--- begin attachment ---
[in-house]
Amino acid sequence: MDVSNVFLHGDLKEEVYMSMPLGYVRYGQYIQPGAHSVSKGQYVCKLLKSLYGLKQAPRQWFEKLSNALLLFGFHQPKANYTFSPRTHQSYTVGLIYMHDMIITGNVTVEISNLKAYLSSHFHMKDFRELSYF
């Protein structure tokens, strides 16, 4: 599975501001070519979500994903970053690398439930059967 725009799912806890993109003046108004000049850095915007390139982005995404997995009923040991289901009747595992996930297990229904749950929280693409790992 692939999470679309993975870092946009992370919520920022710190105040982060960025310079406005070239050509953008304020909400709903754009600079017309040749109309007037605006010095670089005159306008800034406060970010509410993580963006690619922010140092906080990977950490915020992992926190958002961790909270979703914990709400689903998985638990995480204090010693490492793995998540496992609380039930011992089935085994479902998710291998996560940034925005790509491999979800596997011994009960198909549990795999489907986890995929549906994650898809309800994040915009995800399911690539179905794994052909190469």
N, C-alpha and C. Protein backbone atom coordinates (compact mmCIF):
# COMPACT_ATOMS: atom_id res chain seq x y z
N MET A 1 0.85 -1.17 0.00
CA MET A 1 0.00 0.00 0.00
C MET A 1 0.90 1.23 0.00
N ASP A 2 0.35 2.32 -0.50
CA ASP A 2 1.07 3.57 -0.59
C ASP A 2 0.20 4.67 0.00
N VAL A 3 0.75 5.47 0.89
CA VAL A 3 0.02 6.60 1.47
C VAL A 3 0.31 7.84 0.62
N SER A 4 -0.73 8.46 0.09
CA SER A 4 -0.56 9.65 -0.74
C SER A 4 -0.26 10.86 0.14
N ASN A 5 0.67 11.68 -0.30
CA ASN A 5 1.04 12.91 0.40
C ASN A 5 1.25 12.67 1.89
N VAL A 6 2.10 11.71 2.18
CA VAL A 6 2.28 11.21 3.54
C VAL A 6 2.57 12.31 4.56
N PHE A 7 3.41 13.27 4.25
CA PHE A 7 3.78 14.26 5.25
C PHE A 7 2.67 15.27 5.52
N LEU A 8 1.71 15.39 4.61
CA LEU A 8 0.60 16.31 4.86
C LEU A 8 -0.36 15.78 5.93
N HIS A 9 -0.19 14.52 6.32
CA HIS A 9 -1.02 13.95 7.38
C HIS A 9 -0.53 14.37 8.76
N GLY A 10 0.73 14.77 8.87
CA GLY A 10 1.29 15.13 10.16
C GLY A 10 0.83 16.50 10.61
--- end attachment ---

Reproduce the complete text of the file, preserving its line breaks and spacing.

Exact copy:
[in-house]
Amino acid sequence: MDVSNVFLHGDLKEEVYMSMPLGYVRYGQYIQPGAHSVSKGQYVCKLLKSLYGLKQAPRQWFEKLSNALLLFGFHQPKANYTFSPRTHQSYTVGLIYMHDMIITGNVTVEISNLKAYLSSHFHMKDFRELSYF
């Protein structure tokens, strides 16, 4: 599975501001070519979500994903970053690398439930059967 725009799912806890993109003046108004000049850095915007390139982005995404997995009923040991289901009747595992996930297990229904749950929280693409790992 692939999470679309993975870092946009992370919520920022710190105040982060960025310079406005070239050509953008304020909400709903754009600079017309040749109309007037605006010095670089005159306008800034406060970010509410993580963006690619922010140092906080990977950490915020992992926190958002961790909270979703914990709400689903998985638990995480204090010693490492793995998540496992609380039930011992089935085994479902998710291998996560940034925005790509491999979800596997011994009960198909549990795999489907986890995929549906994650898809309800994040915009995800399911690539179905794994052909190469």
N, C-alpha and C. Protein backbone atom coordinates (compact mmCIF):
# COMPACT_ATOMS: atom_id res chain seq x y z
N MET A 1 0.85 -1.17 0.00
CA MET A 1 0.00 0.00 0.00
C MET A 1 0.90 1.23 0.00
N ASP A 2 0.35 2.32 -0.50
CA ASP A 2 1.07 3.57 -0.59
C ASP A 2 0.20 4.67 0.00
N VAL A 3 0.75 5.47 0.89
CA VAL A 3 0.02 6.60 1.47
C VAL A 3 0.31 7.84 0.62
N SER A 4 -0.73 8.46 0.09
CA SER A 4 -0.56 9.65 -0.74
C SER A 4 -0.26 10.86 0.14
N ASN A 5 0.67 11.68 -0.30
CA ASN A 5 1.04 12.91 0.40
C ASN A 5 1.25 12.67 1.89
N VAL A 6 2.10 11.71 2.18
CA VAL A 6 2.28 11.21 3.54
C VAL A 6 2.57 12.31 4.56
N PHE A 7 3.41 13.27 4.25
CA PHE A 7 3.78 14.26 5.25
C PHE A 7 2.67 15.27 5.52
N LEU A 8 1.71 15.39 4.61
CA LEU A 8 0.60 16.31 4.86
C LEU A 8 -0.36 15.78 5.93
N HIS A 9 -0.19 14.52 6.32
CA HIS A 9 -1.02 13.95 7.38
C HIS A 9 -0.53 14.37 8.76
N GLY A 10 0.73 14.77 8.87
CA GLY A 10 1.29 15.13 10.16
C GLY A 10 0.83 16.50 10.61